Another attempt by Gov. Paul LePage to settle a personal score by punishing a state government entity was rejected this week when a panel the governor created found that the Maine Human Rights Commission is not biased against the state’s businesses. Instead, the review panel said, the commission needs more state funding and staff to better do its job.
It was another rebuke of the governor’s stymying — through threats and withholding funds and personnel — the work of agencies and officials with which he doesn’t agree. It is also a reminder that the governor should stop harassing and undermining state boards and commissions that don’t conform to his distorted vision of how government should work.
In the case of the Maine Human Rights Commission, LePage was upset that the commission in 2014 ruled against the owners of Moody’s Diner, a well-known restaurant in Waldoboro, in a religious discrimination case. A few months later, the governor, with Moody’s officials in the room, called the commission’s executive director, Amy Sneirson, to say the commission was “biased” and that he would go to court if the commission did not cooperate and reopen the case, according to a memo Sneirson wrote.
He then refused a request from the commission to transfer $4,000 from one account to another in order to fill a temporary position.
In March 2015, the commission convened to consider reopening the Moody’s case but voted not to in a denial of LePage’s request.
So LePage issued an executive order in April 2015 that called for an investigation into the commission’s operations.
The report obtained by the BDN on Wednesday is the result of that order, and it doesn’t mince words.
“The Review Panel unanimously agreed that the MHRC, its Commissioners, and its staff are not actually prejudiced, biased or unfair toward respondents or complainants. The vast majority of cases that are heard by the Commission are decided in favor of respondents,” the seven-member group wrote in its 30-page report. Respondents are those accused of human rights offenses, often employers and landlords.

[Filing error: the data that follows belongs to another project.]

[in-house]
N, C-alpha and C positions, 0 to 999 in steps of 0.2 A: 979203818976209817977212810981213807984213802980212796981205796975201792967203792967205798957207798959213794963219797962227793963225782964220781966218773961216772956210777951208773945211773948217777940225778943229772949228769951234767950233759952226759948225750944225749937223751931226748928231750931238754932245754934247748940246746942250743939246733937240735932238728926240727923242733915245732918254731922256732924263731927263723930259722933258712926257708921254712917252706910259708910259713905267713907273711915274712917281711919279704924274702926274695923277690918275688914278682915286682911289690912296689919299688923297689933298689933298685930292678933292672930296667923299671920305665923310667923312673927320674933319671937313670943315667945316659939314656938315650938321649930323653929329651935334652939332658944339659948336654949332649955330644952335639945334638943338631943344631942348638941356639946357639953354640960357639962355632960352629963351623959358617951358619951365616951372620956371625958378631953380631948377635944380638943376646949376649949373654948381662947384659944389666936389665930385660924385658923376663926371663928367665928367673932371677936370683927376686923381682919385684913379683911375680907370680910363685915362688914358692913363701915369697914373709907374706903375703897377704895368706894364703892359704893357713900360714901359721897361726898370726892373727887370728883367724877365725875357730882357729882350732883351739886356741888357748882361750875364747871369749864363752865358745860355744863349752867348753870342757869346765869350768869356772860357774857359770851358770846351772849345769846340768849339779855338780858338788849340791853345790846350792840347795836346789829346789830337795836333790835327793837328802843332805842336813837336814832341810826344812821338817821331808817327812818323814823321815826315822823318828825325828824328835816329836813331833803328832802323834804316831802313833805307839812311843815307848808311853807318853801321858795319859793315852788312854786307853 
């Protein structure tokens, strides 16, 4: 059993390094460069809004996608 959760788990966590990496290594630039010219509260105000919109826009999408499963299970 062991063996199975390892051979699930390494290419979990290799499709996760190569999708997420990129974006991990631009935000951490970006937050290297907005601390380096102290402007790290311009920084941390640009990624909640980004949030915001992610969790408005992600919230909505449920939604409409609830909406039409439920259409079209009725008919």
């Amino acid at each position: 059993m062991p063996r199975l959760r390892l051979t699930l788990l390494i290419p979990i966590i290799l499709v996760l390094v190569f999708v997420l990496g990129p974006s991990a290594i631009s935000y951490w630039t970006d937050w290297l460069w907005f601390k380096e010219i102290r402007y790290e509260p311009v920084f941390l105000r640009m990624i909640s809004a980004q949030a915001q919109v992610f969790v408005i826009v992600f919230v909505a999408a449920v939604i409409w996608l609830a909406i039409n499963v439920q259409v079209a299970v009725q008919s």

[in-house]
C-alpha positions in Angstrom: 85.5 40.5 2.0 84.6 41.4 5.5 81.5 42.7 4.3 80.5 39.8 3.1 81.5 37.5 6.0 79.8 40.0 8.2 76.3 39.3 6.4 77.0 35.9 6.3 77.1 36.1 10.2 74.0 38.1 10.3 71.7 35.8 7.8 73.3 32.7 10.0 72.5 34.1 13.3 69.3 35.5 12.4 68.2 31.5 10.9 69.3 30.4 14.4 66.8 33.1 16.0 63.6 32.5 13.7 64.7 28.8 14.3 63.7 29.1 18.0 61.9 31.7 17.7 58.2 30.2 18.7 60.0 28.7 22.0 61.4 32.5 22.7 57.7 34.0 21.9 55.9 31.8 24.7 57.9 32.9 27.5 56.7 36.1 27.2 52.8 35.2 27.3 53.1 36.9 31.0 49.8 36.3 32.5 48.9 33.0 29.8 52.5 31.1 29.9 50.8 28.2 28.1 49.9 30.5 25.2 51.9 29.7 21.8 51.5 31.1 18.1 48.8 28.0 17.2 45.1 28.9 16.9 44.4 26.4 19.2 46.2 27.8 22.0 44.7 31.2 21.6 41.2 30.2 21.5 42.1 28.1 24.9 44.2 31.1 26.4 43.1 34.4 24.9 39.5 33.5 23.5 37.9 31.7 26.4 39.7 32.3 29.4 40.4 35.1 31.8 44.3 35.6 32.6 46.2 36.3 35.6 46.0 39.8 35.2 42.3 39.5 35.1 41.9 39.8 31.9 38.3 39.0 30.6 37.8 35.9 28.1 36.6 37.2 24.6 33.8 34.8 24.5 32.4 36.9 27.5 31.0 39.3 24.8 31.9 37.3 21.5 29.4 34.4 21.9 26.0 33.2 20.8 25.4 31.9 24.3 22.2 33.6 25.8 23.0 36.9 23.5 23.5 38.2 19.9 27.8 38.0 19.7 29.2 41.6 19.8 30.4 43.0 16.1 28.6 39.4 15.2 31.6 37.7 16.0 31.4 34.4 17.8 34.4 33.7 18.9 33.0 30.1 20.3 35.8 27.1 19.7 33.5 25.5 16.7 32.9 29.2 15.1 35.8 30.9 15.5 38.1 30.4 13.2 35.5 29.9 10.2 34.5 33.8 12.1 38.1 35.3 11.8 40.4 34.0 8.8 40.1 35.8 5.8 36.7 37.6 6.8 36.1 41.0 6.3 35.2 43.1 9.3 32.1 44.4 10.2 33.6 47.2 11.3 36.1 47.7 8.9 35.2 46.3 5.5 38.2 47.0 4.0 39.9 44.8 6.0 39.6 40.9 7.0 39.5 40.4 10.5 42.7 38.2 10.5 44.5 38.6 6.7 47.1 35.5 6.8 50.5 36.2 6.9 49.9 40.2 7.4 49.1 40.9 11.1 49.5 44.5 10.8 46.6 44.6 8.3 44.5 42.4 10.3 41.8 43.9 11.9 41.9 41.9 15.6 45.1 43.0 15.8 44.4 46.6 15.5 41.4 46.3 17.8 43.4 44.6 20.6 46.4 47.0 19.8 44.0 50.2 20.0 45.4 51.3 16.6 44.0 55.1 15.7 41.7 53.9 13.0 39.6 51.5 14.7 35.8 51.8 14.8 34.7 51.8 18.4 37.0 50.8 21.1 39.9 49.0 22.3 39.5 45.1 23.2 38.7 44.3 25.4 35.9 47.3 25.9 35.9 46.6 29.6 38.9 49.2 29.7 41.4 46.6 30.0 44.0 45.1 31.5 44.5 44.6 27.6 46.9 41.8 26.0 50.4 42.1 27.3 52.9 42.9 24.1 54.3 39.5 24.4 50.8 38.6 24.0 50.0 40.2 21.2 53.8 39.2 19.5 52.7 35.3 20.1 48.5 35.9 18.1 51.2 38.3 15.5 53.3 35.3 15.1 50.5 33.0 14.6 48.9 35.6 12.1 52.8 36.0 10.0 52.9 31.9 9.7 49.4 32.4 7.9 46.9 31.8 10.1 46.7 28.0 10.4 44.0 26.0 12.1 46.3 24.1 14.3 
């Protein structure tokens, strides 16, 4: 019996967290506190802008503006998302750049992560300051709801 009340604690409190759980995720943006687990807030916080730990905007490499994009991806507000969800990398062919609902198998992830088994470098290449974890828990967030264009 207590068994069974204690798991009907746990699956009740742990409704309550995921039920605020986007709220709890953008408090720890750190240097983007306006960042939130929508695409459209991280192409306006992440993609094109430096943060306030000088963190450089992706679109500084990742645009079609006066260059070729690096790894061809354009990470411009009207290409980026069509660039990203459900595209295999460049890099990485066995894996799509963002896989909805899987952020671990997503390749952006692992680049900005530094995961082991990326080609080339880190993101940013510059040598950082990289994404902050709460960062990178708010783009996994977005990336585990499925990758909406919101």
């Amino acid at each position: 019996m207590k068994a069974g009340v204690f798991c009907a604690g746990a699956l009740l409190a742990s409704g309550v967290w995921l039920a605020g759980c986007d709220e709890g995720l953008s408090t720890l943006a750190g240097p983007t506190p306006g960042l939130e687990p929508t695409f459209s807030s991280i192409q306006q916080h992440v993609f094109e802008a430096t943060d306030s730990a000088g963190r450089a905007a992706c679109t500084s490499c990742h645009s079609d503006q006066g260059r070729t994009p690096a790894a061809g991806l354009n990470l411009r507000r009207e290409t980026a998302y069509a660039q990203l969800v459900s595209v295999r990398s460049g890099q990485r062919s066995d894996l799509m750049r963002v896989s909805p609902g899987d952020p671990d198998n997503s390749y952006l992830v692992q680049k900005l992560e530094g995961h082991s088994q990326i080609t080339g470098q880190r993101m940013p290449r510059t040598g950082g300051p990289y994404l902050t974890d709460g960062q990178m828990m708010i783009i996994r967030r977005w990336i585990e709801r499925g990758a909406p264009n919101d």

Although it found no bias, the panel said perceptions of bias stem from misunderstandings of the commission and how it works. For example, the commission is required by law to investigate all properly filed complaints that it receives. It doesn’t have the staff it needs to do this quickly and efficiently, the report stated.
Accusing government officials and agencies of malfeasance, then punishing them in some fashion or demanding an investigation is a familiar pattern for LePage.
He killed the state Board of Corrections, and any hope of a coordinated corrections system, by refusing to appoint members to the panel because he believed control of the state’s jails should be returned to the counties.
LePage refused to sign what are usually routine financial orders from the attorney general’s office and refused to approve raises for its attorneys. LePage at the time was (and continues to be) at odds with Attorney General Janet Mills over numerous issues, including her refusal to have her office represent the state in litigation over the Affordable Care Act and social services. The state, which was represented by private-sector attorneys at taxpayer expense, did not prevail in either case.
In the case of Land for Maine’s Future, the state land conservation program, LePage refused to sign off on voter-approved bonds. He said the program only benefited rich people, and he launched an “investigation” into the program, which resulted in a 194-page document that essentially recounted LMF’s history and operating processes, but pointed to nothing it was doing wrong.
The governor’s grudge-induced witch hunts waste limited state resources and time that would be better used serving the people of Maine.